Host Spotlight: an opportunity to shine a light on our wonderful radio hosts and wider community, be it a new music release, a brand new music residency or simply to champion them as an individual. This week we chat with explorer of the experimental, A.A.X’T! Also member of duo ‘Phantasy’, their monthly show on MDR honours those discarded recordings that have been desperately waiting to be heard again. We find out more about A.A.X’T’s musical journey so far…
Hey A.A.X’T! We love your residency on Melodic Distraction. Can you tell us a bit more about the ideas behind it?
You charmer, well since you asked so nicely… I had wanted to make something layered and knotted. All tangled, but familiar with the growing collection of records that rebelled against and misfitted my other projects, which I could also spend time indulging and housing in a narrative. The beton library came to be that luxurious story.
‘The beton library is an outpost of knowledge for an intelligentsia who have retreated from society. They have effectively confiscated all remaining knowledge and closed themselves off from the wastes and informed loss of the other classes, who have been forced to resort to building an entirely new oral tradition from scratch. They duel in fits of dreams and nightmares for who among this elite wields the most knowledge – I host the recordings of those vicious duels.’
Why do you think it’s important to give a platform to old, neglected records?
To practice dignity, to dignify them and those who made sure they were pressed. I feel a care for them and for the people that made sure they would become playable resources, with the majority having been such small pressings, with extreme target audiences and no desire to be popularised. They are a prosperity I understand and feel fortunate to be able to share as well as push, in ways that would not have been imagined by their makers. They are our awkward oral traditions that should be cherished.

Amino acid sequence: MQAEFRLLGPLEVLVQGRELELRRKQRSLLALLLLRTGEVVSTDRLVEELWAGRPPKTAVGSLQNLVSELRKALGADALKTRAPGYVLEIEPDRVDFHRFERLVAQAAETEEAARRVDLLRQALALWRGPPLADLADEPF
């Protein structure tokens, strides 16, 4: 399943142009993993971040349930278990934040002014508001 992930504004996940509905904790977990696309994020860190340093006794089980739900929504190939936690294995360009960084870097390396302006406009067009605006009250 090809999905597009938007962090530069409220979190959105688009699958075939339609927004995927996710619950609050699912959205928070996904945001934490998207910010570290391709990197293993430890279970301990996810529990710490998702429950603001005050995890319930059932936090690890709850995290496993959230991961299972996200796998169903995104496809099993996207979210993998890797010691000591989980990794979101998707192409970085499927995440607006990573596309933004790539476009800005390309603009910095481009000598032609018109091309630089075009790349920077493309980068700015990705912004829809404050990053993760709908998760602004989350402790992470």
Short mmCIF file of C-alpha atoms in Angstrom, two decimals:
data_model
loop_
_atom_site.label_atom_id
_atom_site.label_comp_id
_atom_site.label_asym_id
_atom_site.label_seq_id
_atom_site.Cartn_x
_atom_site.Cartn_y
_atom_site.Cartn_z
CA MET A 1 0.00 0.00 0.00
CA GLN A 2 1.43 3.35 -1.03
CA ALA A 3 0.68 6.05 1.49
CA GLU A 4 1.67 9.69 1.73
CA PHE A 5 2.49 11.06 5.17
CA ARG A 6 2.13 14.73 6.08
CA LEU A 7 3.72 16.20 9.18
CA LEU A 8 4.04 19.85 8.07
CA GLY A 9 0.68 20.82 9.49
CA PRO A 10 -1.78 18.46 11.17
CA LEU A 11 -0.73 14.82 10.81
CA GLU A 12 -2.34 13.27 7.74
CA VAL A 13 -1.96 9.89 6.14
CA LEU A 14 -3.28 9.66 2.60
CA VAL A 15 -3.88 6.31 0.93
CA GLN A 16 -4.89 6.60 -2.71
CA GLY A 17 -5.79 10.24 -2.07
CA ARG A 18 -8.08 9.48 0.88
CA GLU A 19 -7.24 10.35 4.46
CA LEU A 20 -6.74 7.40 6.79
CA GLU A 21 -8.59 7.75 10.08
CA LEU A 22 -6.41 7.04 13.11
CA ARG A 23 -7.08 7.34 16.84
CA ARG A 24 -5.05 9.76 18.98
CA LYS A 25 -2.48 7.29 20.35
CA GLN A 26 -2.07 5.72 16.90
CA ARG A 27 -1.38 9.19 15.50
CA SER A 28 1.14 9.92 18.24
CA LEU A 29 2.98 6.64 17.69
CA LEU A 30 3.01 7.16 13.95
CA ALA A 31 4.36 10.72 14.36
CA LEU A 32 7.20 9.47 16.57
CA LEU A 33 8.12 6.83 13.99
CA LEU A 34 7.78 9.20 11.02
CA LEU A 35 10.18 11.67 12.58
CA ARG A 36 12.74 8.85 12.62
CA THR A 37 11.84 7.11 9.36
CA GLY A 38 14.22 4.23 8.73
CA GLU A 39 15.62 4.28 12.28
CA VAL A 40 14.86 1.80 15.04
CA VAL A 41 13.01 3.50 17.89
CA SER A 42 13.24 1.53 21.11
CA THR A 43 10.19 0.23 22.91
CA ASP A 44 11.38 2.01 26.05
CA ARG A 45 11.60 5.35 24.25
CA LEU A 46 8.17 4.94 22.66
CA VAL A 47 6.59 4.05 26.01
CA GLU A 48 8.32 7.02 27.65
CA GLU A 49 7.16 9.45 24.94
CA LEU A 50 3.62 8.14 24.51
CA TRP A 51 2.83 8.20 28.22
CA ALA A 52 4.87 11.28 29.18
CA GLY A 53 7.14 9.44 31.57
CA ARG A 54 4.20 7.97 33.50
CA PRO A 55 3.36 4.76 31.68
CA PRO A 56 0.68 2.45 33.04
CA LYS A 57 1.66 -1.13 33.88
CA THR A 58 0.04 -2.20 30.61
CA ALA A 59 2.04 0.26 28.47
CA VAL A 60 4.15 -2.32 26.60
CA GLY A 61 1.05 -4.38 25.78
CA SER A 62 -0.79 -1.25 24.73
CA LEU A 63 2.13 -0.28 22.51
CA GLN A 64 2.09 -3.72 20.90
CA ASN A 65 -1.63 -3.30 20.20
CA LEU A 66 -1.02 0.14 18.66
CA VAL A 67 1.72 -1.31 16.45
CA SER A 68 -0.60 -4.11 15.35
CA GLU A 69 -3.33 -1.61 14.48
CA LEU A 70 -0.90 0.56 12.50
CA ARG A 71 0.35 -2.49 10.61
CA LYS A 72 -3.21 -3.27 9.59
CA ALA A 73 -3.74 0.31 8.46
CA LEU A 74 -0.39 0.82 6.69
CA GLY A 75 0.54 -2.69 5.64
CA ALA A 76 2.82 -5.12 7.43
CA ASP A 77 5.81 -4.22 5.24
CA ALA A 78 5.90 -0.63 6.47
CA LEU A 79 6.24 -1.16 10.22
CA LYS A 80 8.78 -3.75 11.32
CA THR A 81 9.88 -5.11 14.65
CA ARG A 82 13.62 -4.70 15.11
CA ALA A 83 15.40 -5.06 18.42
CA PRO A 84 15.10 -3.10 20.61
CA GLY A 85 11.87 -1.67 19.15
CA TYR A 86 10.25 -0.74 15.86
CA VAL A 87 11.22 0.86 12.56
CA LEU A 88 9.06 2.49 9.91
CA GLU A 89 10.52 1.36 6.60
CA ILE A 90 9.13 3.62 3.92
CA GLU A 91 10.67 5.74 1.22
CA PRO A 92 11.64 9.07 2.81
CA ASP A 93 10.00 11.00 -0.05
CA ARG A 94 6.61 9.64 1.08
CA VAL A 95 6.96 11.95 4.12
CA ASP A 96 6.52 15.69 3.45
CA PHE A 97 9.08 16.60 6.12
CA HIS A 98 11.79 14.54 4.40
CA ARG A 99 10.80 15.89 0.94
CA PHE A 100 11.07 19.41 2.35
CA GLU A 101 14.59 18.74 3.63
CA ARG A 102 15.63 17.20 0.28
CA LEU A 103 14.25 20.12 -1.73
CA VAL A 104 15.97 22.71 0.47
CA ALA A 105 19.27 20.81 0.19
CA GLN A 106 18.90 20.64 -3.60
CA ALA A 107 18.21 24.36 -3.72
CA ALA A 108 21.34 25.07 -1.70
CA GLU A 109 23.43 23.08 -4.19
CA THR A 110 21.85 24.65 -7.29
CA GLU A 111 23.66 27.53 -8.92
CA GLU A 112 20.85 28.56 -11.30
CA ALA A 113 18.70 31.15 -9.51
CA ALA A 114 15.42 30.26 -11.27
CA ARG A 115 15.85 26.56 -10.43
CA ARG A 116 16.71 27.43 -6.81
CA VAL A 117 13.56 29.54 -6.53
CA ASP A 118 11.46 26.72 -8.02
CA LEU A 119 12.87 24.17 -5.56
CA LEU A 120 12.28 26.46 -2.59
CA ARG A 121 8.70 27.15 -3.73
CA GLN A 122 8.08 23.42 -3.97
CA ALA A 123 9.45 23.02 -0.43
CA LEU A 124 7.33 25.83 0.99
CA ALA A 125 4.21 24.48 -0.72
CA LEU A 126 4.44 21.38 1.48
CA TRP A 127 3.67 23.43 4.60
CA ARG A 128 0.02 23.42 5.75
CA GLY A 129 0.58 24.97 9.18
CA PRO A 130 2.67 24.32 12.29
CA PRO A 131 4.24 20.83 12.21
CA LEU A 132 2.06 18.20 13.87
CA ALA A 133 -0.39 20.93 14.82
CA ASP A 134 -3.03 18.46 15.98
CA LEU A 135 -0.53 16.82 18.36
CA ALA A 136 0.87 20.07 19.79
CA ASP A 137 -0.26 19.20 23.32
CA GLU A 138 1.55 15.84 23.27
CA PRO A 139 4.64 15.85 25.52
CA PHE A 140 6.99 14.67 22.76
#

How did you first get into music?
As a non-verbal babby (brummy for baby), sounds were used to coax and then wrench language from me. Using animal noises my voice was found. Romantically, I want that to be why sounds, and then music, have always been such close allies to me.
What’s your involvement with the industrial music scene?
My involvement has been to be carried and elevated by its already established and formidable actors, players and makers. Gratefully treading on their coat tails and wide eyed for their advice and stories, enjoying the great fluidity of the industrial and experimental scenes – performing in no fixed way, but committed totally to it.
Can you tell us more about the music/art scene in Todmorden? Do your surroundings have much of an impact on the music you make and consume?
Todmorden has my heart, it is a capable place that is motivated to make so. The surroundings seem to give a sanctuary to those who are convicted in what they make, and offer a communal site to do that. That type of convicted capability means that nothing is deterred for the sake of a self, but encouraged to ensure that all selves can stay convicted. This is importantly queered and permanently aligned with natural spaces – thank you, Tod.
Aside from music, what other projects and/or hobbies keep you busy?
I am a druid and for me that means being dedicated to making or practicing as thoroughly and thoughtfully as I can. The majority of that practice is working in and with symbols and sigils, which I predominantly use to realise others’ identities and representations.
What was the last record/tune you bought?
It was ‘Croeso, Christine! : Learning Welsh”, featuring wonderfully soapratic conversations ‘At the Restaurant’, ‘At the Hairdressers’, ‘At the Hotel’ and ‘At the Architect’s Office’.
What else do you have planned for the next year?
Next year, would you believe it, is a UK and European tour with the band I play in ‘Phantasy’, which has me bashful at the thought! But I cannot wait all the same.
Join A.A.X’T for their next episode on Wednesday 9th November, 21:00 – 22:00. In the meantime, listen back to October’s edition below:
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